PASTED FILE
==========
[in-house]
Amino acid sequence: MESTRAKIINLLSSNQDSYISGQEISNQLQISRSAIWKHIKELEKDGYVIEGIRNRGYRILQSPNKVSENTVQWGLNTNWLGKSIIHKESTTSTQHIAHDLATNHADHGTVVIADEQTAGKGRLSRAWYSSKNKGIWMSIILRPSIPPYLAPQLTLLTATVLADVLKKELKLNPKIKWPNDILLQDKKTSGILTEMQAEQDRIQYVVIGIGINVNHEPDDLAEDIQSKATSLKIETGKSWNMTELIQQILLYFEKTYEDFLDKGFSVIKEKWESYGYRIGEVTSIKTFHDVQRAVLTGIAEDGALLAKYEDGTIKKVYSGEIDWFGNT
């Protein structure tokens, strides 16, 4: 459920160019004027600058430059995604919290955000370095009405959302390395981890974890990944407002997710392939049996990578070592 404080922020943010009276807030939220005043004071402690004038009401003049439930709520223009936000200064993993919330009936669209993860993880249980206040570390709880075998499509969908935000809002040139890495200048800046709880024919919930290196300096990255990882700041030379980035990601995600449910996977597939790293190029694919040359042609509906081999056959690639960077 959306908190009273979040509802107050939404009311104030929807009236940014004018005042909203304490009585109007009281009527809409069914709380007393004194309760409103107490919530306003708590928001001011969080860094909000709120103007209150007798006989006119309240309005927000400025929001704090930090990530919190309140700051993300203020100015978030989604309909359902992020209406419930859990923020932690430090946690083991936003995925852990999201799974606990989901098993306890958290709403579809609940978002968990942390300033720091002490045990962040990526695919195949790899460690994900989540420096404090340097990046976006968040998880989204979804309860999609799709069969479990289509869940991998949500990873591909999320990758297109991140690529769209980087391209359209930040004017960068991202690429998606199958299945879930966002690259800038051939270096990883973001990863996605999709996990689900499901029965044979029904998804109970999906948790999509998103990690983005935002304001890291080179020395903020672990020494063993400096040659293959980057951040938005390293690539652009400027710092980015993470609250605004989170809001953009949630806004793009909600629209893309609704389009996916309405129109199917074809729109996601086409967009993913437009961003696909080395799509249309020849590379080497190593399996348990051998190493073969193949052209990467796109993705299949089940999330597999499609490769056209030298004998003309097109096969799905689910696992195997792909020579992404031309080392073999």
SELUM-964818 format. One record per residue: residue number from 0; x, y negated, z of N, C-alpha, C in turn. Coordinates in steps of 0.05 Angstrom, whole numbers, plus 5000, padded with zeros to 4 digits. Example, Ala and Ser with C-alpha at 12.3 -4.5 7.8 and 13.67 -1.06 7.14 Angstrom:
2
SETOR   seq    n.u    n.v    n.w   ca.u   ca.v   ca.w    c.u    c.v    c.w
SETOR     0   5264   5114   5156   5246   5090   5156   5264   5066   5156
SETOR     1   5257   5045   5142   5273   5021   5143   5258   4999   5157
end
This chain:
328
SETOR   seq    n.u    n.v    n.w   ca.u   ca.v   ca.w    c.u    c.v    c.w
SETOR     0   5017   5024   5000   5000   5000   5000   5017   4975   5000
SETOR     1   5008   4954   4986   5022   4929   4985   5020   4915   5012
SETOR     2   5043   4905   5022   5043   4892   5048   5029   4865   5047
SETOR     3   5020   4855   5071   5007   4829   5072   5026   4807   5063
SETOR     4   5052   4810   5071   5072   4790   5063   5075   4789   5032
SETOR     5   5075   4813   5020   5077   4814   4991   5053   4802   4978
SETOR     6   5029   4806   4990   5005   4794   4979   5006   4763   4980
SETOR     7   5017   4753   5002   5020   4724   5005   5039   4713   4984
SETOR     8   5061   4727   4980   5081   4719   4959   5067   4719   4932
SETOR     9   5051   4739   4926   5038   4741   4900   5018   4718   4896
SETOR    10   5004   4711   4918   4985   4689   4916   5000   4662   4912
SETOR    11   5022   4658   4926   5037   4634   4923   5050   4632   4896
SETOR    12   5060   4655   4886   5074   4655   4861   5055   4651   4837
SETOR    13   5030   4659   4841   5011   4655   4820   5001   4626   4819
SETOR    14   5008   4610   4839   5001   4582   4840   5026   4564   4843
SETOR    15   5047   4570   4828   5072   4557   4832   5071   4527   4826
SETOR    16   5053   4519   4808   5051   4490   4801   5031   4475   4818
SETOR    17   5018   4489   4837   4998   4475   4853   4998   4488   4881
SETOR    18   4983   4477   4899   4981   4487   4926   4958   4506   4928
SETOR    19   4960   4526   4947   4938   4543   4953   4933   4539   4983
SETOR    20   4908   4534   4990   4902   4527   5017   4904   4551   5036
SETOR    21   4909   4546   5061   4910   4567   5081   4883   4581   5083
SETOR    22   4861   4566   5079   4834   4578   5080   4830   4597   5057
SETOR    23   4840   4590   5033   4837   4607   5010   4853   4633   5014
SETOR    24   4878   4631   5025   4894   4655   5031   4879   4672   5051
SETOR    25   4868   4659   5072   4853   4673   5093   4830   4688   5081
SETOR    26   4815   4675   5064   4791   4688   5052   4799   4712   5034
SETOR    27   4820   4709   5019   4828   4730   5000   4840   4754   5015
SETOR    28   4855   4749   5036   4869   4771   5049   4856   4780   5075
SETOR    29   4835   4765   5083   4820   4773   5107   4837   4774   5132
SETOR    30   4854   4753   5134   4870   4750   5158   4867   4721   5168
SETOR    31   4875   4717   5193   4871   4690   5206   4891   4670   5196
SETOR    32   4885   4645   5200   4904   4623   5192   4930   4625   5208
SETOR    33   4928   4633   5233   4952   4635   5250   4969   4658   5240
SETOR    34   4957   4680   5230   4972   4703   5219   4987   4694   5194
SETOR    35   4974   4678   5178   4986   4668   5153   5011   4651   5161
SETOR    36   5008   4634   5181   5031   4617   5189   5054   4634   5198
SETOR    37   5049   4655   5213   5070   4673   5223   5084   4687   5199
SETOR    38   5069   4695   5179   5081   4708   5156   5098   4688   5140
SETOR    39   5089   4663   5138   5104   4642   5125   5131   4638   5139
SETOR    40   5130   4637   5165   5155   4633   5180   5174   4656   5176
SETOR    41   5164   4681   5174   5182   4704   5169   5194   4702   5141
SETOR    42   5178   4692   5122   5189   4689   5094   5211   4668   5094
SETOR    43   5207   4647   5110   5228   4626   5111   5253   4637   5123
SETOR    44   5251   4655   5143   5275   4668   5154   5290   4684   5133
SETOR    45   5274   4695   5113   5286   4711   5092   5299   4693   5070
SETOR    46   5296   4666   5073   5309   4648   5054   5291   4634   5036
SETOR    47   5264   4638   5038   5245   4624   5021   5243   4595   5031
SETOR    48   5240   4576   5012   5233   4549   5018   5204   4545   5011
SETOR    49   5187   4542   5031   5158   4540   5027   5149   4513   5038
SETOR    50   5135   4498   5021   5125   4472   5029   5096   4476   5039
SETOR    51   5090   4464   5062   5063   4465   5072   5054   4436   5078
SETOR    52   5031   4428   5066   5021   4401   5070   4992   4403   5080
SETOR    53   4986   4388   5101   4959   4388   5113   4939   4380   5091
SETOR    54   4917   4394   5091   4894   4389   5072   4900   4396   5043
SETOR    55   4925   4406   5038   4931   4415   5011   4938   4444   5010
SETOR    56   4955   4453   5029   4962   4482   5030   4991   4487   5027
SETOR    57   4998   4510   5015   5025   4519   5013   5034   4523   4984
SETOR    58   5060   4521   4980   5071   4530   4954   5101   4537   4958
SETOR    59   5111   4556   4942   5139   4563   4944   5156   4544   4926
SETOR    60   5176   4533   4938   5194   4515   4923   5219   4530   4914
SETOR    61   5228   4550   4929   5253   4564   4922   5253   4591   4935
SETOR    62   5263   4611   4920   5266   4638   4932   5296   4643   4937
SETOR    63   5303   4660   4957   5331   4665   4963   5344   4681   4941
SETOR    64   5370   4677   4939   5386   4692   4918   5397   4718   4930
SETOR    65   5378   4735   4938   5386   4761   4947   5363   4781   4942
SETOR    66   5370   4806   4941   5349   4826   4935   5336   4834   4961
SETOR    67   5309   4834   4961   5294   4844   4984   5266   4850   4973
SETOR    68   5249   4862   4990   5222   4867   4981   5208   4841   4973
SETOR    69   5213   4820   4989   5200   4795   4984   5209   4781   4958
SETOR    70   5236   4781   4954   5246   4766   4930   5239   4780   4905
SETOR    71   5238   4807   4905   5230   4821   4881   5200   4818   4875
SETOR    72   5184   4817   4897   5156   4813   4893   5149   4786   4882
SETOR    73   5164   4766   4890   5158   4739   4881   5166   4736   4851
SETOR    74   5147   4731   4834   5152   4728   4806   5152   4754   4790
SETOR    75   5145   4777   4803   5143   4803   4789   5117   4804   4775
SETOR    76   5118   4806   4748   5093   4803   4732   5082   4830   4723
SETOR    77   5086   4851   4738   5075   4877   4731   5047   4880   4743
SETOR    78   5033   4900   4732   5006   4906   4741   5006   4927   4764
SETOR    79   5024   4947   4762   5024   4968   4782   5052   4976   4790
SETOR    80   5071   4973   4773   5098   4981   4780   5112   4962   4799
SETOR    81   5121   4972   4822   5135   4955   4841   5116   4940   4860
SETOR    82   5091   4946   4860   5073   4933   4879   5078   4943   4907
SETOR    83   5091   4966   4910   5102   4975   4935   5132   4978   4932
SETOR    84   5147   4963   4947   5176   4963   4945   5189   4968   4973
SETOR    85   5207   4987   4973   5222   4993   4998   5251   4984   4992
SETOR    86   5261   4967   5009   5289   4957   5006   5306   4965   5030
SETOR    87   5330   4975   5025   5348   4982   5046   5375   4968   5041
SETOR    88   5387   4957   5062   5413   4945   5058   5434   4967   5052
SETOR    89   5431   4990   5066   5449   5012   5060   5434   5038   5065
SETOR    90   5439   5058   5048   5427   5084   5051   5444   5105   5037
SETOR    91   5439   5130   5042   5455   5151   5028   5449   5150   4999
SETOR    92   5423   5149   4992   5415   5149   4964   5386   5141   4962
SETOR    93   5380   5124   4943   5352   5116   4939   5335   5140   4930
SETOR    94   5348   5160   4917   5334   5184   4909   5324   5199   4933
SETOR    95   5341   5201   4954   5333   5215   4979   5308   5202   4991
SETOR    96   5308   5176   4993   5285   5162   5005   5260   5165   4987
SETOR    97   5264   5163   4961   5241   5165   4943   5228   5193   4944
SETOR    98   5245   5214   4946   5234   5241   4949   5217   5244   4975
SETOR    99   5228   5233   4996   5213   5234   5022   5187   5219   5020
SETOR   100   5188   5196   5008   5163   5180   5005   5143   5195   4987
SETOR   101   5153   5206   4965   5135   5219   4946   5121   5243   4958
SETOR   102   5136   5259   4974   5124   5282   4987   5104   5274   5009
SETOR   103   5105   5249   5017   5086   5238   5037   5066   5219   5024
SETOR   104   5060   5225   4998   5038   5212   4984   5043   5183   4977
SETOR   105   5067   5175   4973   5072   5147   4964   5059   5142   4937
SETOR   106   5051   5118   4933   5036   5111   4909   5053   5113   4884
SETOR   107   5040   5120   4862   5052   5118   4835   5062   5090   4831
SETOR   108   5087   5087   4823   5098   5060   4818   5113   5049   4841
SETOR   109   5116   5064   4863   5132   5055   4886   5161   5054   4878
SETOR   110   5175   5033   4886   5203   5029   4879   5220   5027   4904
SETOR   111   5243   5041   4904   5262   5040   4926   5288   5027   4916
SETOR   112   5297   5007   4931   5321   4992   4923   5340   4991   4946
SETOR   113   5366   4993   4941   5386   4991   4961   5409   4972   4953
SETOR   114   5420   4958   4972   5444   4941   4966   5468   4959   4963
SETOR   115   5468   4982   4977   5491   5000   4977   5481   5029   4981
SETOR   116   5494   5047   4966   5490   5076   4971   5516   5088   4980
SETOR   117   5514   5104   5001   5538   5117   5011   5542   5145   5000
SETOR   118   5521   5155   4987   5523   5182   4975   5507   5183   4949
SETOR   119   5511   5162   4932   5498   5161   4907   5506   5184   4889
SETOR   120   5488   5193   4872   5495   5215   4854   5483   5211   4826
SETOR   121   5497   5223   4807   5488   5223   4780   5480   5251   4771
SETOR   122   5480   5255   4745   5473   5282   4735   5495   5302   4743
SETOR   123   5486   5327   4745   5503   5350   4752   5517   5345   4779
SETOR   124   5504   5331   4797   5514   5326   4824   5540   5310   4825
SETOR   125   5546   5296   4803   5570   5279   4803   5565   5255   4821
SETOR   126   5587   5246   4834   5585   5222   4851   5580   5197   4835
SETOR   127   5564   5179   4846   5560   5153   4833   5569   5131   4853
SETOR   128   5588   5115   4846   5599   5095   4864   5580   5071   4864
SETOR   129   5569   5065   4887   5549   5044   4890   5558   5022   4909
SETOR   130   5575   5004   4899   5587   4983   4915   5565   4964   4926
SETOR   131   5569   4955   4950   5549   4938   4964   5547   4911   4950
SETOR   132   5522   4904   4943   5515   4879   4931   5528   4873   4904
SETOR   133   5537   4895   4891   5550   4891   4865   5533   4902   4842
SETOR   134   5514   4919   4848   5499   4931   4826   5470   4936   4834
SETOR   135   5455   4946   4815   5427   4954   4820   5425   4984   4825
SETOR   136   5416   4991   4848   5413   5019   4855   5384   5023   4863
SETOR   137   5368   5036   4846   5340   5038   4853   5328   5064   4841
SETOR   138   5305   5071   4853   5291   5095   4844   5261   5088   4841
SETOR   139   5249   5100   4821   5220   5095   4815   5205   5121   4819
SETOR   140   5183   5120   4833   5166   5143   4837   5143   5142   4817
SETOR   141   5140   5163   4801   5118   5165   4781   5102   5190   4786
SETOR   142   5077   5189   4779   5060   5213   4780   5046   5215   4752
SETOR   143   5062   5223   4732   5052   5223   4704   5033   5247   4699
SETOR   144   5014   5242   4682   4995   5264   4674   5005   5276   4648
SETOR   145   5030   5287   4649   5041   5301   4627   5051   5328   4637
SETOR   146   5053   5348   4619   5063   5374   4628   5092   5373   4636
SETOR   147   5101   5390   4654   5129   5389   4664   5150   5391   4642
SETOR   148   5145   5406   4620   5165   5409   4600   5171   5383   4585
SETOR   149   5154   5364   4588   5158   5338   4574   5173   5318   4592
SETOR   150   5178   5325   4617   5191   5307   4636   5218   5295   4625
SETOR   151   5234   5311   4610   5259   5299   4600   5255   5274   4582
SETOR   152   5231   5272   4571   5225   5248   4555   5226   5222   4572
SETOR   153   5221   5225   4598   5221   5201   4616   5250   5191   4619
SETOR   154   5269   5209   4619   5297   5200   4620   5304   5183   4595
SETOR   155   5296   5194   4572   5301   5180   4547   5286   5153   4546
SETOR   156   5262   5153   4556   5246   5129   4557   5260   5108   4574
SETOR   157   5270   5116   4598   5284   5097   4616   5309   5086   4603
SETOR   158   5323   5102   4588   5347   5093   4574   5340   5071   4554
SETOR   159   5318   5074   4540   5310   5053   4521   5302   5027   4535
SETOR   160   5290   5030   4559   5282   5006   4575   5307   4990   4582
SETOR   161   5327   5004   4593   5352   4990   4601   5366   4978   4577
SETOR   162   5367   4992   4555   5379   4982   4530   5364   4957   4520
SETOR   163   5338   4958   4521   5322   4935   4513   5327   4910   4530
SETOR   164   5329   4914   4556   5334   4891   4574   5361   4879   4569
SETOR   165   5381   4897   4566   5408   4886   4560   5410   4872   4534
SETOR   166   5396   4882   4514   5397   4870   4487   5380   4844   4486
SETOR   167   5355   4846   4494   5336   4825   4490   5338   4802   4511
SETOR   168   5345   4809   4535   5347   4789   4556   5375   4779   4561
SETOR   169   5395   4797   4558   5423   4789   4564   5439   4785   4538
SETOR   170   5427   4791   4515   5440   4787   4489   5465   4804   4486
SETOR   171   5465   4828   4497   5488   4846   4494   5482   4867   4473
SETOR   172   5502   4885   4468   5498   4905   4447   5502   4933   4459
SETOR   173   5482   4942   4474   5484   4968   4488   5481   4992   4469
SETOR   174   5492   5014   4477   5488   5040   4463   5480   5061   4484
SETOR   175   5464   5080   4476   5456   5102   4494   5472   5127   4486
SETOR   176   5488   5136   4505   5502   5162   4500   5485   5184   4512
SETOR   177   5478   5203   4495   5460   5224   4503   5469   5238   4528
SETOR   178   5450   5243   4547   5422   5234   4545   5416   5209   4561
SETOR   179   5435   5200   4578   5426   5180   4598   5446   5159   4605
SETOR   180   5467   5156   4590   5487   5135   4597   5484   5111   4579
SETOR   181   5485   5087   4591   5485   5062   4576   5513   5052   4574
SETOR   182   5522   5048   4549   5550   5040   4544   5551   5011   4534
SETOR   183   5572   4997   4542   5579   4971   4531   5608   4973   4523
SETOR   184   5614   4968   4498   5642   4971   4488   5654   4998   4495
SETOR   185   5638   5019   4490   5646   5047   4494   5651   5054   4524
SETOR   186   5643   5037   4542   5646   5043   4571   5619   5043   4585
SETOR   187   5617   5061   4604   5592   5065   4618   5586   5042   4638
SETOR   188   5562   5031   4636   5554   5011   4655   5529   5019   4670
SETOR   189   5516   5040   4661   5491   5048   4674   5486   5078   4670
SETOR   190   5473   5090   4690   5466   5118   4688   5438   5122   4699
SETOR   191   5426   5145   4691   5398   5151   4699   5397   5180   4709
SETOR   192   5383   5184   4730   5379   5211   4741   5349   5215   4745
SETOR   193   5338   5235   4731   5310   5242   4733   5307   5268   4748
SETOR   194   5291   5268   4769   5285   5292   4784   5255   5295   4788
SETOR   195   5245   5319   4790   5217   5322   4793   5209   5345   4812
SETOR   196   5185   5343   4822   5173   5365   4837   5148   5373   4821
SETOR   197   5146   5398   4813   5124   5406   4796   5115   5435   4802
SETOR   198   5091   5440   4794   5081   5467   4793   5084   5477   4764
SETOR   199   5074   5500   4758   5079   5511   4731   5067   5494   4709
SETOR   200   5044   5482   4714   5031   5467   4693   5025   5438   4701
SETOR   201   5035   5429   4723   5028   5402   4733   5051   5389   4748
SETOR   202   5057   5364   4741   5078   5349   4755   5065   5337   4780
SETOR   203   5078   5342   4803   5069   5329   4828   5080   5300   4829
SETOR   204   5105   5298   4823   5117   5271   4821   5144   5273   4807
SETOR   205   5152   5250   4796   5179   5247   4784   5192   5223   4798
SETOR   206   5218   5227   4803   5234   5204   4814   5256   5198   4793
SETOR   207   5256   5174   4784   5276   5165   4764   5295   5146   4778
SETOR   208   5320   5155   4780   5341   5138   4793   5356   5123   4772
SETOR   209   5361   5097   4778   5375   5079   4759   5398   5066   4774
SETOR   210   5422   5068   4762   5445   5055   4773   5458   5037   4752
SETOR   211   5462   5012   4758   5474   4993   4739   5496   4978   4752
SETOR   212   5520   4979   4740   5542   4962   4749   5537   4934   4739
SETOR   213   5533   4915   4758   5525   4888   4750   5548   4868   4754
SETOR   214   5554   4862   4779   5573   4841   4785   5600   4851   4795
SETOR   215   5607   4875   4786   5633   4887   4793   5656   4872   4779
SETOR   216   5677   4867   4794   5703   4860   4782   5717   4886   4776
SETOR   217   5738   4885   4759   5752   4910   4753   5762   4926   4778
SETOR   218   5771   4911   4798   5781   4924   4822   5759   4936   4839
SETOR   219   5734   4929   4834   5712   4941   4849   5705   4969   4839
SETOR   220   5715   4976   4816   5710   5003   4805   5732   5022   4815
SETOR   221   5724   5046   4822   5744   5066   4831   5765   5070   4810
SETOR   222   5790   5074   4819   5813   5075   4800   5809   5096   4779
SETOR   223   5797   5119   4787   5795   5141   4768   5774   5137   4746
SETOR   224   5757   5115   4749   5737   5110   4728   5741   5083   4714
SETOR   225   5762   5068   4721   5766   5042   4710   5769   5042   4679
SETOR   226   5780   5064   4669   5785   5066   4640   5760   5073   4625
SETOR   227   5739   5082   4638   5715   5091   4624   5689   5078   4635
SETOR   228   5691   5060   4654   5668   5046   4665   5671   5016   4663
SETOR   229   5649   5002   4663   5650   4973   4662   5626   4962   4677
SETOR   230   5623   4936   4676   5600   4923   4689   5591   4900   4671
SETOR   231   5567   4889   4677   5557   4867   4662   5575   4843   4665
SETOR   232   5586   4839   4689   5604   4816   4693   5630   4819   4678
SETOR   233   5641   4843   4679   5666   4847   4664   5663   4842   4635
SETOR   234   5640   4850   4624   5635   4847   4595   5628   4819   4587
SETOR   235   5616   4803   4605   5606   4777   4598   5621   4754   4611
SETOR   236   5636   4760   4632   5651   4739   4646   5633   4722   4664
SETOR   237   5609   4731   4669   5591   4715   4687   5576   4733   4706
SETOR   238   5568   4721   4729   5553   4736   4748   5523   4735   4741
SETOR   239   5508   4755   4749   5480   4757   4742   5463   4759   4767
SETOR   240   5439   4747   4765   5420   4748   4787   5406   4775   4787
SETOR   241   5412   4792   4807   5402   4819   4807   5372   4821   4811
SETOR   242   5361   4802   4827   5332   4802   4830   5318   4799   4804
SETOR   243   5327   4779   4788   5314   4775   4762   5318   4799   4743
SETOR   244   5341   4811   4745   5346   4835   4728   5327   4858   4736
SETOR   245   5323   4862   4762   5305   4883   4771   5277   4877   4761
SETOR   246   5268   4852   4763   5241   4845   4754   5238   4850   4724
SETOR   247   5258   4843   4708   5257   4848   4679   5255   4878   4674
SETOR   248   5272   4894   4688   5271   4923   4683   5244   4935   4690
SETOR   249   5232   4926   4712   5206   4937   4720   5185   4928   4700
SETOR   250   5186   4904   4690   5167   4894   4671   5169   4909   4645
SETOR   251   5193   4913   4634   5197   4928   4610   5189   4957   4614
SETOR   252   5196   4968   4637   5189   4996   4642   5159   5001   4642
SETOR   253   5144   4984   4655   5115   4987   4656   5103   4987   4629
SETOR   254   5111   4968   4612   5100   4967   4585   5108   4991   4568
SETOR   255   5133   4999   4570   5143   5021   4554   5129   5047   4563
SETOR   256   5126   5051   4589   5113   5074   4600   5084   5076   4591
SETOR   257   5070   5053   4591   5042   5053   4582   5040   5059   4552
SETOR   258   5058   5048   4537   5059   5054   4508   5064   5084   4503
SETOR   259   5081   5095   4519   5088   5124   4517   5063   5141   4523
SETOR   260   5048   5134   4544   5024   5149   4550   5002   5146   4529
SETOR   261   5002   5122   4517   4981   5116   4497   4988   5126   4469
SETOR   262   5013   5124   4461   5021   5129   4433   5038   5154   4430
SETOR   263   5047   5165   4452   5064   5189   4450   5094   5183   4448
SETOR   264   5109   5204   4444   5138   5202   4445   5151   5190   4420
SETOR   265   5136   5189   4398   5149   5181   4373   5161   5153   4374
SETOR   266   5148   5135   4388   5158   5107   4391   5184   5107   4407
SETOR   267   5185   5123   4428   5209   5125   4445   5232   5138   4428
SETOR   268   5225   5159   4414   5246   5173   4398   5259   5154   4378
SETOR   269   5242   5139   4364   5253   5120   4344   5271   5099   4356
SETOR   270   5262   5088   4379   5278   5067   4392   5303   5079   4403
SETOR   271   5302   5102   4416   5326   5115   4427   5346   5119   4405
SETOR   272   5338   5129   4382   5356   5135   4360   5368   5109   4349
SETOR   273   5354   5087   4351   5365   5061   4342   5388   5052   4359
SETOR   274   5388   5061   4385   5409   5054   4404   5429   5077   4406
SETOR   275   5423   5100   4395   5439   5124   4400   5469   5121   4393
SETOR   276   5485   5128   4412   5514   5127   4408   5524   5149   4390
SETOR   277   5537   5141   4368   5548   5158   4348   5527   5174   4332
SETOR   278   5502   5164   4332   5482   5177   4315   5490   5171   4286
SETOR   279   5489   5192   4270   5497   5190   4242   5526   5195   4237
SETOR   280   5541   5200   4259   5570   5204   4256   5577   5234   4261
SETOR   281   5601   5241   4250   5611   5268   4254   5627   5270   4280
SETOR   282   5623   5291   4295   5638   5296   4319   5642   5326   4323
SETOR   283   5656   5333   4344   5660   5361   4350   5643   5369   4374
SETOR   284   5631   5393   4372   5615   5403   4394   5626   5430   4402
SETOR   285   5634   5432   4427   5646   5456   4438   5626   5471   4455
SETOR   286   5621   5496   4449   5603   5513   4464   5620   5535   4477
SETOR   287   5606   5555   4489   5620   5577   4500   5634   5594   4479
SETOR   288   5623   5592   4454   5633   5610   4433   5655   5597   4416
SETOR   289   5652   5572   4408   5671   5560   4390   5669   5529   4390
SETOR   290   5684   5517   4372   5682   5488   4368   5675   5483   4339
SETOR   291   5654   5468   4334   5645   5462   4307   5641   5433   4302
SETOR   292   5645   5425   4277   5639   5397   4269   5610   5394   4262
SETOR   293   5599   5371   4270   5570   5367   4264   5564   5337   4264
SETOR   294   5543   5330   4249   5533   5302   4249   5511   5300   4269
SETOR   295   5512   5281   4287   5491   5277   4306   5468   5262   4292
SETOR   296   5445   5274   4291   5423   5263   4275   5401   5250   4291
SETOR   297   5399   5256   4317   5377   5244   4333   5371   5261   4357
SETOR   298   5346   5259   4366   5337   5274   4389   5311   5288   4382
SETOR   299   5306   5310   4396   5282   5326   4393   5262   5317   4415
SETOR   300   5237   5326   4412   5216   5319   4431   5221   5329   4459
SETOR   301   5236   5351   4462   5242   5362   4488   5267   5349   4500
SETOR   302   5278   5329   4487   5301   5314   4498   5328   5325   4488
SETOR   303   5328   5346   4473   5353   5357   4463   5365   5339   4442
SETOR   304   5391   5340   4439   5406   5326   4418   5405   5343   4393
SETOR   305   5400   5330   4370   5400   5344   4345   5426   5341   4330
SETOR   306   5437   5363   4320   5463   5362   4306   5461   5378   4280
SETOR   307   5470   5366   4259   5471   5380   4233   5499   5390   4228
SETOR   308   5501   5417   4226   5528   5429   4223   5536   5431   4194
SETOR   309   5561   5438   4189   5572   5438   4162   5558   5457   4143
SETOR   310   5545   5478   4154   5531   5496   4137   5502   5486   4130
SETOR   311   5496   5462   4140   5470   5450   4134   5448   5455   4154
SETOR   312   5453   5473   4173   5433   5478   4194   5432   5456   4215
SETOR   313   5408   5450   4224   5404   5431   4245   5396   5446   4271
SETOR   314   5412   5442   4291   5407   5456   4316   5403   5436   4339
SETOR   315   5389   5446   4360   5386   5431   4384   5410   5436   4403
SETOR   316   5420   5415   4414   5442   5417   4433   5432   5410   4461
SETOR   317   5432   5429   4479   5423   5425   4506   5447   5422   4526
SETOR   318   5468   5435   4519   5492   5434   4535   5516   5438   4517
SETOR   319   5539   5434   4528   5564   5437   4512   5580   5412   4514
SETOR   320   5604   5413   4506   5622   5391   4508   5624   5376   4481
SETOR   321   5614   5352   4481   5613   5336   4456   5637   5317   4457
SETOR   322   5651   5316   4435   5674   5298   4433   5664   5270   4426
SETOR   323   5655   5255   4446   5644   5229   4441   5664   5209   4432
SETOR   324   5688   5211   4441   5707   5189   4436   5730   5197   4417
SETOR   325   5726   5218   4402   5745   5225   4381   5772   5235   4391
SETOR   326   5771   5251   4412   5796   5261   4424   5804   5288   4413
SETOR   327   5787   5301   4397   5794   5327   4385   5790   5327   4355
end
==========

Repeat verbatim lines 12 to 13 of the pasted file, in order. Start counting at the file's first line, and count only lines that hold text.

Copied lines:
SETOR   seq    n.u    n.v    n.w   ca.u   ca.v   ca.w    c.u    c.v    c.w
SETOR     0   5017   5024   5000   5000   5000   5000   5017   4975   5000